Design: Getting on with the Past
Here’s an interesting thought: for the most part, the way of American life hasn’t really changed for a century. Well, okay, make that 60 years. Take away computers and the Internet, and the most defining pieces of technology in our lives are, going backwards in time, the television, the automobile, and electricity in the home. Everything else is unchanged. My life is essentially the same as it would have been in the ’50s, sans computer.
My evening entertainment is still primarily a book or television. We keep our food in a refrigerator. I drive to work in an internal combustion engine automobile. (Mine actually looks like it came from the ’40s, to boot.) The telephone on my desk at work has a cord, and operates through a switchboard (albeit electronic). “Memos” are still the internal communication method of choice, it’s just that they’re electronically delivered and called email. At home, our range, oven, hot water heater and clothes dryer burn gas. (Hell, our house was built in the ’40s.) The microwave oven, for all of its convenience, is still just reheating in an oven, though faster. People still go to movies, listen to the radio, listen to “records” at home (even if they are embodied in digital files). So very little in our lives is truly modern, in terms of how we live our lives… except for computers. Computers are the only really new introduction, going back almost a century.
But here’s the thing: men like Steve Jobs have been working to get the computer out of our face, to give us the benefits of computing and the Internet without actually having a “computer” around. Even at my house, we’re almost there. A century ago, we would still have needed a desk somewhere; instead of being occupied by an iMac, it would have been a typewriter, or perhaps a sewing machine, and all the other accoutrement of a desk: pens, paper, pads, etc. (Okay, we have some other doo-dads like tape, a stapler, and such. But those are just new-fangled fasteners in an otherwise old paradigm.) We have drawers of stationary, old paper records, and other desk crap.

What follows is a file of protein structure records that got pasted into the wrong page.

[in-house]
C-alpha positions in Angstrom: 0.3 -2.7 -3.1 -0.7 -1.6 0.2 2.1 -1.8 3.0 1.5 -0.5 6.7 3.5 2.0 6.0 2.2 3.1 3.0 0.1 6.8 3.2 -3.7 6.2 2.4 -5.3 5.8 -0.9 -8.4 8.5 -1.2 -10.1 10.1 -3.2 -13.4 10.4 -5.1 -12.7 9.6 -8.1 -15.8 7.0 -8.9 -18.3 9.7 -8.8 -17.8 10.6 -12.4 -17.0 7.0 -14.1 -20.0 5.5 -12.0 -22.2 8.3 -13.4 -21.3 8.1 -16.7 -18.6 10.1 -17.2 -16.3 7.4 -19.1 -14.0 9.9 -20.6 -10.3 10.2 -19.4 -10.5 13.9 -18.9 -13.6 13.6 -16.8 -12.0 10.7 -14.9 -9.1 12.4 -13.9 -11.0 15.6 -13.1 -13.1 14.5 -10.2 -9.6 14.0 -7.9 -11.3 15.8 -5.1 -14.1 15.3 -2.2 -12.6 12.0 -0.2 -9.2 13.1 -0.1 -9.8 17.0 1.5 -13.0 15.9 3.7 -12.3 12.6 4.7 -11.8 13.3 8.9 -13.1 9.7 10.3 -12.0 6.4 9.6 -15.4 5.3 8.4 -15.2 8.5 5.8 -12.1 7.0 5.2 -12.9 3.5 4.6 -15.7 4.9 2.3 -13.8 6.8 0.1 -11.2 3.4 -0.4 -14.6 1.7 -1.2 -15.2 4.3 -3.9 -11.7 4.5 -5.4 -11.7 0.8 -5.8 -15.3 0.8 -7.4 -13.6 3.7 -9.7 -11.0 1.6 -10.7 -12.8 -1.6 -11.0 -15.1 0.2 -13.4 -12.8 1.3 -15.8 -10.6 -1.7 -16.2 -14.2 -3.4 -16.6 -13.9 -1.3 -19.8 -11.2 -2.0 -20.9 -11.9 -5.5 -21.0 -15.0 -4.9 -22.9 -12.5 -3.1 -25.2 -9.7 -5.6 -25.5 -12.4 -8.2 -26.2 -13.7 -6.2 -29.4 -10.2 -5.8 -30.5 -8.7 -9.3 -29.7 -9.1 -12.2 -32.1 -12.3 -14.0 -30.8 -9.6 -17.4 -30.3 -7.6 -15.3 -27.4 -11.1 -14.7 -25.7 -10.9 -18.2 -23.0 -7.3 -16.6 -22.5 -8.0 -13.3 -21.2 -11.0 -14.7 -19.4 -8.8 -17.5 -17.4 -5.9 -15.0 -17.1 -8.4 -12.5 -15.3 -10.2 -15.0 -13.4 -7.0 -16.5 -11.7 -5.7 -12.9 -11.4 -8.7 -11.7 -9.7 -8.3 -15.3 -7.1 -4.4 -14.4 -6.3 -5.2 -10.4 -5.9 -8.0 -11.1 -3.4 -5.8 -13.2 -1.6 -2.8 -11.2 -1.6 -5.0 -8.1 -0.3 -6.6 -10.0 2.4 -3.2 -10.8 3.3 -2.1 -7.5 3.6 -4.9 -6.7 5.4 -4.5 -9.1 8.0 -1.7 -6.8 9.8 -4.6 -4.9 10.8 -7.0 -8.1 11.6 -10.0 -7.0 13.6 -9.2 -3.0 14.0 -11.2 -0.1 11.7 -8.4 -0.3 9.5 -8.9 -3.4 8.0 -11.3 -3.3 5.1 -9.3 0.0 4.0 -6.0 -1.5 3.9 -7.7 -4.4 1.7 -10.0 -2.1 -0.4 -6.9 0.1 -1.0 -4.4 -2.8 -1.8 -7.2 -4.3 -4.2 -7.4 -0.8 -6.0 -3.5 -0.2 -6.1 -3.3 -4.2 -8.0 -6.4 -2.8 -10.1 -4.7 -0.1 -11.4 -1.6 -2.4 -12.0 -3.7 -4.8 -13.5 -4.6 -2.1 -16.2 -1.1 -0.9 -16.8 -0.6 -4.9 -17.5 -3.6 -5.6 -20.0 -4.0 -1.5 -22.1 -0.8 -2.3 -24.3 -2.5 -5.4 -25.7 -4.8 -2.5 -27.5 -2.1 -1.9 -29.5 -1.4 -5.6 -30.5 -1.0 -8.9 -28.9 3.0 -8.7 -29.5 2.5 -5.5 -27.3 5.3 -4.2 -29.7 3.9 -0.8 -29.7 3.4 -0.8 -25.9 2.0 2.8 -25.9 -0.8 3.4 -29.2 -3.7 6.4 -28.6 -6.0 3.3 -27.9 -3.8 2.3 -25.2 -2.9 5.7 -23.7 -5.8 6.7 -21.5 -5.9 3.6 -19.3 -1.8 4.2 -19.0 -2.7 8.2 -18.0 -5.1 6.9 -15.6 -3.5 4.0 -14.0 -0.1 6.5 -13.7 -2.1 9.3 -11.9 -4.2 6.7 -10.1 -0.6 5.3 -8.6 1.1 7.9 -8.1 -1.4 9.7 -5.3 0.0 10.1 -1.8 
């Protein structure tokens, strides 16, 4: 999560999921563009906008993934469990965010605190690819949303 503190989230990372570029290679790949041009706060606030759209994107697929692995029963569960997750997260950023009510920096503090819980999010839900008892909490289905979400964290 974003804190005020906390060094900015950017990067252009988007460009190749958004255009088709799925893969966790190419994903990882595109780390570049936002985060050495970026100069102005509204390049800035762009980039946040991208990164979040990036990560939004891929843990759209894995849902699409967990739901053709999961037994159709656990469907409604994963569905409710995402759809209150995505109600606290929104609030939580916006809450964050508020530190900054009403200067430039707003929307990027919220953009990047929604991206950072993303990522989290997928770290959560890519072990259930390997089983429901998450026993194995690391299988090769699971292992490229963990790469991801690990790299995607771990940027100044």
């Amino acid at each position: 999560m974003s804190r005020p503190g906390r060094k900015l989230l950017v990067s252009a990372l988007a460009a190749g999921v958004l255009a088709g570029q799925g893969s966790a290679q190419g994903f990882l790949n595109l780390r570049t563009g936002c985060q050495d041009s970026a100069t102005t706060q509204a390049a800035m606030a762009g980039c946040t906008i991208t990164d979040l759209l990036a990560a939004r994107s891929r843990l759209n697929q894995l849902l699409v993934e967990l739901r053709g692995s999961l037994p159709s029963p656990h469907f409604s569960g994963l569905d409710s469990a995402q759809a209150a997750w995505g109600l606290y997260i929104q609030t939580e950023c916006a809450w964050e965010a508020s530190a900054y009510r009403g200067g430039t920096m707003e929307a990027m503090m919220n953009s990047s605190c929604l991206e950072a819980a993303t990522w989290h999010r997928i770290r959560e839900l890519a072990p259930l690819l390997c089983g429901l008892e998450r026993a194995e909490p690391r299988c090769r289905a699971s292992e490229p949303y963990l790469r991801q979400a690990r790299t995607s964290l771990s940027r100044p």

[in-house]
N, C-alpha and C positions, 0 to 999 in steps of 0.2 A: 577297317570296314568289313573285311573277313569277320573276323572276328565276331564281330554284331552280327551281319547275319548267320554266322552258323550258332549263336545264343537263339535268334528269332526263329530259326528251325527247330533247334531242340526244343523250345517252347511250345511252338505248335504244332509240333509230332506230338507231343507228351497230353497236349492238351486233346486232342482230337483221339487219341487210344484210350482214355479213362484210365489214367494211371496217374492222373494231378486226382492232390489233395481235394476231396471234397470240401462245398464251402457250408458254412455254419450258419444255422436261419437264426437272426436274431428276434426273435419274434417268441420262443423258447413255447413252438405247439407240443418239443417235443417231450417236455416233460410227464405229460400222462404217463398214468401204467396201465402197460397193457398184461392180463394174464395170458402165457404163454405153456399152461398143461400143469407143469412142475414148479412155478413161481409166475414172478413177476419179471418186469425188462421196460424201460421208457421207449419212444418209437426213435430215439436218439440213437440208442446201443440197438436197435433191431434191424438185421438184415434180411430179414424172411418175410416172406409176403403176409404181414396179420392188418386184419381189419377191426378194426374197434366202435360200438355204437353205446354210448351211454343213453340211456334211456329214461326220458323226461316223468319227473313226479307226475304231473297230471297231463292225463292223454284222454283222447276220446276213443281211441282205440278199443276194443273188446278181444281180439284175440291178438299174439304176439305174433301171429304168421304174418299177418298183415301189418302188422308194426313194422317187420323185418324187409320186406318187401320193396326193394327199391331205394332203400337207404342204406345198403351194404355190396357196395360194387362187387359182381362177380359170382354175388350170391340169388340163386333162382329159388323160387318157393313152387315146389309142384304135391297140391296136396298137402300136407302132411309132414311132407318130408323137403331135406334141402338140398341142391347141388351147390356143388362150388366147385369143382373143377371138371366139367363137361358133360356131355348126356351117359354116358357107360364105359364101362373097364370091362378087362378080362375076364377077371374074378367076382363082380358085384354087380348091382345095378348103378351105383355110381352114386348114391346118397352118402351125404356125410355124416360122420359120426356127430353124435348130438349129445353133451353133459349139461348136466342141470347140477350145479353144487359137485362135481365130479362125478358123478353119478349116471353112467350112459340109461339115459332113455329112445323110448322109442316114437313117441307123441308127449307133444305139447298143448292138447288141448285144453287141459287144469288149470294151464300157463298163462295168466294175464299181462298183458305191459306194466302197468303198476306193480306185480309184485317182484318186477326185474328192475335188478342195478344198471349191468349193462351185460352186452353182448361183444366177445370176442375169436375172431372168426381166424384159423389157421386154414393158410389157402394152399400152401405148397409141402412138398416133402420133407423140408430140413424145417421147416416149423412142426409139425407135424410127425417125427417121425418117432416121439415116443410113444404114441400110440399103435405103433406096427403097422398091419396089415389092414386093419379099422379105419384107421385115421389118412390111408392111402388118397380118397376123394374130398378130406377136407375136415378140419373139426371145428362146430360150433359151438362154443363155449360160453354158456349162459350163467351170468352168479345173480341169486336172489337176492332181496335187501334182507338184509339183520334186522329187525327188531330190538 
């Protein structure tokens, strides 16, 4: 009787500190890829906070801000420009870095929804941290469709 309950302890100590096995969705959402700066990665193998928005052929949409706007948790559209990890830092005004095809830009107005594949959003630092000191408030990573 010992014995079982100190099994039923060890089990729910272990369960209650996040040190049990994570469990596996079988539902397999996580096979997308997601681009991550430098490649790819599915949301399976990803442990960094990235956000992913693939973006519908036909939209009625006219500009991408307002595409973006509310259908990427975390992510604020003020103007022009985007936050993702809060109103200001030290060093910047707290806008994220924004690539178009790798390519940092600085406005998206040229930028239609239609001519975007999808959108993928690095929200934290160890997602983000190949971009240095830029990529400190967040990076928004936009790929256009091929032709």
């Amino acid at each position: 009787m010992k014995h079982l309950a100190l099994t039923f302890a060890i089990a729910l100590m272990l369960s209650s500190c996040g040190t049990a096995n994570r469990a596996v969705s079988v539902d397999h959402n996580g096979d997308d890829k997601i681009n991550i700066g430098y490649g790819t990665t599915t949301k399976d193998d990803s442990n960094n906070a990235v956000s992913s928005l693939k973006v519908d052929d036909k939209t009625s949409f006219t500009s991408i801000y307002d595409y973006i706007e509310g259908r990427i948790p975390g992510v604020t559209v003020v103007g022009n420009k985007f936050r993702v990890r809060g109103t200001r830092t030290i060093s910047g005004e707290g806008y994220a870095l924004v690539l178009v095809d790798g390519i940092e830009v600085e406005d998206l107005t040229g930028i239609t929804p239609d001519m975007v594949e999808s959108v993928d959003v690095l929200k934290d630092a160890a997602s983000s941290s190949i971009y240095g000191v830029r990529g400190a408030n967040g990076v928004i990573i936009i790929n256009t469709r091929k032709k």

The laptop, or notebook if you prefer, has gotten us most of the way there, which is to say back to the way we lived before the ’90s and the Internet and personal computing exploded on society at large. I think the iPad takes us the rest of the way. The computer almost disappears. So, I wonder if that doesn’t partly explain the resurgence of classic design in our lives. The physical requirements of the technology no longer have to dictate the design of the product. Look for starters at the design of the recently-revealed iPhone 4 hardware (loath as I am to link to Gizmodo): very Dieter Rams. Look at automobile design over the last 20 years, and the return to popular or classic lines: the Beetle, the Mini Cooper, the PT Cruiser, the HHR, even the Mustang and Charger going back to their muscle-car days. Look at the renewed interest in font design (now that modern electronic delivery methods can employ the designs of old), and the interest in the TV show Mad Men.
Steampunk, which I love, is another thing, but that’s going back to an aesthetic that either never was, or existed but during a time when our way of life was truly different. Notably, of course, the reliance on steam for the operation of large machinery and for heat, but also the reliance on horses for local transportation, gas for light, and the pen and ink for writing. Never mind the modes of dress, cooking, and entertainment. No, it’s a bit of a stretch to go back that far and still maintain our modern way of life.
But you could drop a 1950s businessman onto the street of a present-day city and he wouldn’t look a bit out of place. In fact, he would look kind of cutting edge, in terms of style. We no longer have to adapt ourselves to this new computing technology; it has evolved sufficiently to adapt to us, and is now letting us get back to the way we were before we had ever heard of IBM, Microsoft or Apple.
On that note, I want to give some links to sites I have come to love lately, for their devotion to design. I’ll not give explanations; please explore at will.